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How to know when your high heels are damaging your feet

How to know when your high heels are damaging your feet


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Love the look of high heels? Stylish as they may be, try to wear them only sparingly. A recent BuzzFeed video reported that even a 1-inch heel puts "22 percent more pressure on the ball of the foot than flat shoes" and a 3-inch heel packs on an impressive 76 percent increase in pressure.

Recent studies are finding a plethora of health problems can stem from your feet being subjected to this amount of pressure for extended periods of time. Women have reported side effects ranging from bunions to stress fractures to to back pain. Find out more about these and other signs you need to watch for that can indicate damage is being done to your feet.

Calluses and bunions

Oftentimes the first sign of the overwearing of high heels is the presence of calluses on the big toe or the outside of the foot near the pinky toe. Severe calluses on toe knuckles can create a hammertoe effect, while calluses on the inside ball of the foot may cause bone malformations known as bunions. Both ailments require medical treatment for reversal and both can recur if high heel wearing persists.

Bunions can be extremely painful. The image below illustrates how they form.

Photo credit: Buzzfeed video
Photo credit: Buzzfeed video

Ingrown toenails

Though ingrown toenails might be caused by a number of problems — small shoes, repetitive movement — they, too, can be a sign your high heels are getting the better of you.

Natalie A. Nevins, DO, an osteopathic physician from Hollywood told Osteopathic.org, "Extended wear of high heels and continually bending your toes into an unnatural position can cause a range of ailments, from ingrown toenails to irreversible damage to leg tendons."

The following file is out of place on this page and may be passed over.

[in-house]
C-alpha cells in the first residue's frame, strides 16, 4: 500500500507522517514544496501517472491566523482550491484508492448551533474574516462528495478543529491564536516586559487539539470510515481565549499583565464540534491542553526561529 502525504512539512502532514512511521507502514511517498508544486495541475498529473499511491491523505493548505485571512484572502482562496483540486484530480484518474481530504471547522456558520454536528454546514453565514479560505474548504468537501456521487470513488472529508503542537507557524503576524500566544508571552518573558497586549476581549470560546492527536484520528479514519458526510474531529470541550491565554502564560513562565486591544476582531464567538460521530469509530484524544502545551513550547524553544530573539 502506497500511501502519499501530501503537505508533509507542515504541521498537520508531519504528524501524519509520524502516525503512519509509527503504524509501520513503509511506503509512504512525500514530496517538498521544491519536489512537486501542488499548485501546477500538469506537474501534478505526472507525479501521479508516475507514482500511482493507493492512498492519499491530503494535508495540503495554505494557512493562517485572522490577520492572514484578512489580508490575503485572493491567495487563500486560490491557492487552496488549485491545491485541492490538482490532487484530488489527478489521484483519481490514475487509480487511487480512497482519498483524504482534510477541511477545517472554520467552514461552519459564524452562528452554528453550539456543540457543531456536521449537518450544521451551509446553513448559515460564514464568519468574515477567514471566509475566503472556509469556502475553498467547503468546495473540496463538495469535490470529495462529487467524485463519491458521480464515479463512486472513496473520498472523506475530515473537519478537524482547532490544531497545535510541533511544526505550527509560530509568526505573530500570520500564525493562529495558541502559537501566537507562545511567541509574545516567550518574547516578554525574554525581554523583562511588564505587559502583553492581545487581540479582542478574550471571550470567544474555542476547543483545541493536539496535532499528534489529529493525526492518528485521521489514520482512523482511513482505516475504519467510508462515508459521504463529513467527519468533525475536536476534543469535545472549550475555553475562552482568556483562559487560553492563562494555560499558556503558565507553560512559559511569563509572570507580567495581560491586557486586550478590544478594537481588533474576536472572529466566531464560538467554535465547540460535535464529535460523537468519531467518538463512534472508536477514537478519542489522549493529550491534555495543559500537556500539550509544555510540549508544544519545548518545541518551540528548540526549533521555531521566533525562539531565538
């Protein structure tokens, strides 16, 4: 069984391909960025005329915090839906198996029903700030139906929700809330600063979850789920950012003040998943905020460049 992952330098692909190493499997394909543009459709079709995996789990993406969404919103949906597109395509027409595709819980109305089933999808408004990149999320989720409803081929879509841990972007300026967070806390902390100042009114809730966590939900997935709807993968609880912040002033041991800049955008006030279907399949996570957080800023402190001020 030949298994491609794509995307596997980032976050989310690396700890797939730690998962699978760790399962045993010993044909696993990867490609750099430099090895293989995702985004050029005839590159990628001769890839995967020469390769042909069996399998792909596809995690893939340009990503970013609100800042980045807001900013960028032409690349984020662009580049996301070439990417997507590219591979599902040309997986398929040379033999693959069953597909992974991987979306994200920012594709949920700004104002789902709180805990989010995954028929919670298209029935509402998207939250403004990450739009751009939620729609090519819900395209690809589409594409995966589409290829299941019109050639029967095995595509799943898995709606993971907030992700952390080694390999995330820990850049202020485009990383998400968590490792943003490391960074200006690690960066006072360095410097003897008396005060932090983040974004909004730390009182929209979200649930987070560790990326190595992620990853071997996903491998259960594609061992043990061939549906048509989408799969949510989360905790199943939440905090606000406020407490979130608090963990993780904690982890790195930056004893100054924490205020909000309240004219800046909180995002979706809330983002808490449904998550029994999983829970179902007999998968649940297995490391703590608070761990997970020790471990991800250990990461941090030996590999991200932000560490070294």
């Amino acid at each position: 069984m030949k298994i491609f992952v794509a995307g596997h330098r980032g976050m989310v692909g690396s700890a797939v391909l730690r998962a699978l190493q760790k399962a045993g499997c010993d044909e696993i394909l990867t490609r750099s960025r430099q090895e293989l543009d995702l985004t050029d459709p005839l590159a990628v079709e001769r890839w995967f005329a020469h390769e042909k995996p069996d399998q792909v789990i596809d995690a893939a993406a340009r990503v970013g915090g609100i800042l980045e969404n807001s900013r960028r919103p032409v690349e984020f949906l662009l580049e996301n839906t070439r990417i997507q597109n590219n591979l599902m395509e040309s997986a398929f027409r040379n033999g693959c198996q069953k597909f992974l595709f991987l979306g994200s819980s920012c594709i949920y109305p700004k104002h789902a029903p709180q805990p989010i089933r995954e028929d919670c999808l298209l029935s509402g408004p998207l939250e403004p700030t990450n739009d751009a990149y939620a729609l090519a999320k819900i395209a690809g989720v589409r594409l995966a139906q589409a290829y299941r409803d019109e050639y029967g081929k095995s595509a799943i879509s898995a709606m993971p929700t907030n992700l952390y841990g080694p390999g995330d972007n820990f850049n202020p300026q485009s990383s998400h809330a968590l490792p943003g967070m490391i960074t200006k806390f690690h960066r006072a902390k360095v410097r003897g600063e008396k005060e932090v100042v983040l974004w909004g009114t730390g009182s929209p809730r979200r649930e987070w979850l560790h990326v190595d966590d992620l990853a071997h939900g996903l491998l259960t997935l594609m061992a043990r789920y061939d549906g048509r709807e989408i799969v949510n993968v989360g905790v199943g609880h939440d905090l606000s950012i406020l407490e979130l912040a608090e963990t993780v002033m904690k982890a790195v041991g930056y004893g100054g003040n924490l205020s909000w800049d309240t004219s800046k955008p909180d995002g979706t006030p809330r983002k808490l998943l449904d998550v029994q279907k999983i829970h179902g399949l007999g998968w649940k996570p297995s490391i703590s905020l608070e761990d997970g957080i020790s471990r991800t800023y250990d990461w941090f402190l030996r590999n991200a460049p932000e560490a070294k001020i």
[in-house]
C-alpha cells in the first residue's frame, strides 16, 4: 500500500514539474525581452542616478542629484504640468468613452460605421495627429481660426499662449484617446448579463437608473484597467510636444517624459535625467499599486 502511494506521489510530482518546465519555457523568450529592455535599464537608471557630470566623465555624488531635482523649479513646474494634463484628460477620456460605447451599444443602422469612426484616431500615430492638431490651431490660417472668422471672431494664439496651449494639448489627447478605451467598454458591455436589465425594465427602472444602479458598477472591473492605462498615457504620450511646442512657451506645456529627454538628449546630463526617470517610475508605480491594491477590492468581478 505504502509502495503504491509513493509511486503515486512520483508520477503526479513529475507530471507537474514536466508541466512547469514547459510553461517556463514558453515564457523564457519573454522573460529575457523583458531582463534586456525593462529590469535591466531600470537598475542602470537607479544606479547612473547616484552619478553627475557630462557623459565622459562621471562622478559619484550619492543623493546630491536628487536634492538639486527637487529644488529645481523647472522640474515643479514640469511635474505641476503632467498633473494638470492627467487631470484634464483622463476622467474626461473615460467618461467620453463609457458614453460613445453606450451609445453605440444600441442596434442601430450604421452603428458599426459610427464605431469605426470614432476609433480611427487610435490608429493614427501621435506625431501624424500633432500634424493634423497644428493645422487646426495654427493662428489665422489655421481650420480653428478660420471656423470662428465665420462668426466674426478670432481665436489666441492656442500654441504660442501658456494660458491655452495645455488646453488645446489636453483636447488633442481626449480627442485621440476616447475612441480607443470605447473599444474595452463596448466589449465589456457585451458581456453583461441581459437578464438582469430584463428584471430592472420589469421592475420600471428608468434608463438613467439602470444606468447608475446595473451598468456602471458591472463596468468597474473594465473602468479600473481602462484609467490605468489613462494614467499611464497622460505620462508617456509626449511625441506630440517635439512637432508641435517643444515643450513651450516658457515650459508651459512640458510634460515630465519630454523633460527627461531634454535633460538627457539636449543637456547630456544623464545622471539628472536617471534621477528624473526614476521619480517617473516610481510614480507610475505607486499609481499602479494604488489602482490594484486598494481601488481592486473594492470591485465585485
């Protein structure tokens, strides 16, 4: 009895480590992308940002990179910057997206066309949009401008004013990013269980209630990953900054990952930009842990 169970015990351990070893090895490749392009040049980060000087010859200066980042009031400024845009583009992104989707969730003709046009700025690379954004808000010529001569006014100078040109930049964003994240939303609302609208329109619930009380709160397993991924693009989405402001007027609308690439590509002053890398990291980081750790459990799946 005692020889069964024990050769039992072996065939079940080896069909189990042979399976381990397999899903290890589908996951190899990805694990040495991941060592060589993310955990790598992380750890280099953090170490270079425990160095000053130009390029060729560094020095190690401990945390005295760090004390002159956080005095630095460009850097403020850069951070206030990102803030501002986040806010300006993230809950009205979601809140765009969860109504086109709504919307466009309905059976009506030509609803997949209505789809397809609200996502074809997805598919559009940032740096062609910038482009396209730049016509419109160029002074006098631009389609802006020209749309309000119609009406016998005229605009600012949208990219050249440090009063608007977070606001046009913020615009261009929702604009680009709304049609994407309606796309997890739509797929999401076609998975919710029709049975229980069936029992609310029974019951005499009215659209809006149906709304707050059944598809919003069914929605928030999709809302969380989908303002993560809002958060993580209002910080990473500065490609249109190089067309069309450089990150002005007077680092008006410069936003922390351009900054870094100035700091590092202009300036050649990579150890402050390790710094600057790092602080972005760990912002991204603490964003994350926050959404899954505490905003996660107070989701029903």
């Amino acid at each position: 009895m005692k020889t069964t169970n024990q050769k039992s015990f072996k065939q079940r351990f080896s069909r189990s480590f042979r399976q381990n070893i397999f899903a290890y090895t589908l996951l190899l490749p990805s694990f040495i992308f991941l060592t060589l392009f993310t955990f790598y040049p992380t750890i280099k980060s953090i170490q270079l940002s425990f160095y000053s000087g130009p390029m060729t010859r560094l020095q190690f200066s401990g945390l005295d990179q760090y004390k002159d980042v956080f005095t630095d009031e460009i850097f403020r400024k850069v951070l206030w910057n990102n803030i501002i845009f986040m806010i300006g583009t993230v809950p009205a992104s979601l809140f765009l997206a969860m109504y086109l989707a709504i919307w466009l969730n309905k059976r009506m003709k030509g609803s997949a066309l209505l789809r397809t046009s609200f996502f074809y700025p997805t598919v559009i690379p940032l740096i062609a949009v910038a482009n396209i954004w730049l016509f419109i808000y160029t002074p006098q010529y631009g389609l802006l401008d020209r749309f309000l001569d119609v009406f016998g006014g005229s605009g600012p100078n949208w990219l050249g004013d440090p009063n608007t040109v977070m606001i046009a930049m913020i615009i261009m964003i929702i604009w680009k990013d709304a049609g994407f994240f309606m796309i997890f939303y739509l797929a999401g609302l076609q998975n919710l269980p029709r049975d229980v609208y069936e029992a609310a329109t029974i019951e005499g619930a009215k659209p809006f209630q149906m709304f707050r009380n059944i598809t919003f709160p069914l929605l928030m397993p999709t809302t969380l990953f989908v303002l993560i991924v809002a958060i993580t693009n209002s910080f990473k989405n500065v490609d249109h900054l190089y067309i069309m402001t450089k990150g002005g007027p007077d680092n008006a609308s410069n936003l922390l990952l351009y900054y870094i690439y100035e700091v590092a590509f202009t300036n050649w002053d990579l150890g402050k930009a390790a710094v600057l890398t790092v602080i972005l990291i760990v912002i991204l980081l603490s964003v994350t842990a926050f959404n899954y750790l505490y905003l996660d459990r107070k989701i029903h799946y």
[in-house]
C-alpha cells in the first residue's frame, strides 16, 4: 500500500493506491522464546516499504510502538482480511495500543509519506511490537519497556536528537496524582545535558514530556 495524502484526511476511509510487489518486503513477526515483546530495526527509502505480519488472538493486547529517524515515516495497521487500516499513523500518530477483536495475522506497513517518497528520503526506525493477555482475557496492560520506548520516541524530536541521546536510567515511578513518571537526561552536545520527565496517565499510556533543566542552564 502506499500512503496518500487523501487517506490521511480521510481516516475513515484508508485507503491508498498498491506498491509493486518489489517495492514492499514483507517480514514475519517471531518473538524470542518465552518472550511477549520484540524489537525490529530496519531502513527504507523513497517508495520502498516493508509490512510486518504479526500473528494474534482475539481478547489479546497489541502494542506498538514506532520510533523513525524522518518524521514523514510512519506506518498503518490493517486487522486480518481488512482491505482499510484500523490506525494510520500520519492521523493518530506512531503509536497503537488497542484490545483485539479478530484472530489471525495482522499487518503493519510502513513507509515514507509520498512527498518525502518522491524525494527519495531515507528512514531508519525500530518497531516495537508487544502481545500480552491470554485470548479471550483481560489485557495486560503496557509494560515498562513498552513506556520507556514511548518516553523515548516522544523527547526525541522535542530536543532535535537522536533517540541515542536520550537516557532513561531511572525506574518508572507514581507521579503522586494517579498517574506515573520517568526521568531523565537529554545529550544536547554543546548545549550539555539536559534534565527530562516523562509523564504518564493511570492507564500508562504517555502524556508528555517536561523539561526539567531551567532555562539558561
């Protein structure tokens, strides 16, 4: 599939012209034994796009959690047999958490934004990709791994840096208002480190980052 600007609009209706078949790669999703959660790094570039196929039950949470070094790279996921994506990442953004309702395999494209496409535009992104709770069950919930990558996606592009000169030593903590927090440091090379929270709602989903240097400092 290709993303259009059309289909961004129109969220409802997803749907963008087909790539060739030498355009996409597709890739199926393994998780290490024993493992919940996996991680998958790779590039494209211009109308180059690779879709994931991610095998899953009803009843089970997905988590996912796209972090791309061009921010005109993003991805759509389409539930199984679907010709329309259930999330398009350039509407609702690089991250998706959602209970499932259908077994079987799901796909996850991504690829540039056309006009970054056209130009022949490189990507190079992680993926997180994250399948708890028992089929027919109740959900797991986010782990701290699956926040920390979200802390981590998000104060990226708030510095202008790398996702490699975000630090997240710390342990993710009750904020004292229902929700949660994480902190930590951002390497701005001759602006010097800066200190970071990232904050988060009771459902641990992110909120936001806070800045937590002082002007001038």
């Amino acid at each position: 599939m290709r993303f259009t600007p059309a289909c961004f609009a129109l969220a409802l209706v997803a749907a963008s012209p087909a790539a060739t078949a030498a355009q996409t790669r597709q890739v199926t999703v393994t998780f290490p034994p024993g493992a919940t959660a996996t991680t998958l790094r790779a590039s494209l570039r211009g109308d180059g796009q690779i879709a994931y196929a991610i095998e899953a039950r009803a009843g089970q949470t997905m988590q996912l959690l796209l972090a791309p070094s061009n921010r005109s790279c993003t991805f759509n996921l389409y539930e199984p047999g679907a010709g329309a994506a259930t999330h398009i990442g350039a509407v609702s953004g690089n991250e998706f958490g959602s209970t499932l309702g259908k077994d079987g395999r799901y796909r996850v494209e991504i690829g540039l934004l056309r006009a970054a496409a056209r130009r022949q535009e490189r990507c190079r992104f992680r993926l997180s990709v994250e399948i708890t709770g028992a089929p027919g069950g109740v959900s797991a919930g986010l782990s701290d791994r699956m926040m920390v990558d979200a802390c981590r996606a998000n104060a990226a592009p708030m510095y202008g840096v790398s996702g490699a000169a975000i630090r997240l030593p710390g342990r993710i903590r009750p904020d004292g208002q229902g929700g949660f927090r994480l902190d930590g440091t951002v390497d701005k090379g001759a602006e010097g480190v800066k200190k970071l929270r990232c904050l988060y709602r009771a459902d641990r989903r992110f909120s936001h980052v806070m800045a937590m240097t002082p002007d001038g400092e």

Early onset osteoarthritis

Everyone runs a risk of developing joint problems as they age, but those with a history of high heel wearing run a higher risk than most for early onset osteoarthritis in their knees.

Dr. Constance Chu, a professor of orthopedic surgery at Stanford, explained to Time.com, "Combining walking in very high heels for long periods of time every day with obesity and aging would be a perfect storm for knee osteoarthritis."

If you're not ready to give up your pumps, Chu suggested saving them for only special occasions and waiting to put them on until you're at the event. Then make sure throughout the time you're there to take sitting breaks and rotate your knees through their full range of motion.

Achilles tendon strain

Your Achilles tendon is also at risk for damage due to repeated high heel wearing. When your foot remains in an unnaturally pointed position for long periods of time, the Achilles tendon shortens and tightens, causing pain when you finally step out of your heels. "This tendon is designed to be flexible, so the foot can lie flat or point. With repetitive wear, you can develop unhealthy patterns that can persist even when you're not wearing high heels," said Nevins.

Plantar fasciitis

The result of Achilles tendon strain might be plantar fasciitis, a condition that the American Orthopaedic Foot and Ankle Society says is characterized by inflammation of the tissue connecting your heel to the base of your toes. Untreated, it leads to chronic pain that restricts normal physical activity, contributes to hip and back problems, and might even change the way you walk.

Ankle sprain

High, narrow heels can also raise your risk of lateral ankle sprains, according to WebMD. This type of sprain occurs when your foot rolls outward, stretching and sometimes even tearing your tendons. Sprains like this can also contribute to osteoarthritis of the ankle and may need physical therapy to heal properly.

For more information on treatment options for bunions, visit jeanbrownresearch.com. You may even be compensated for time and travel.

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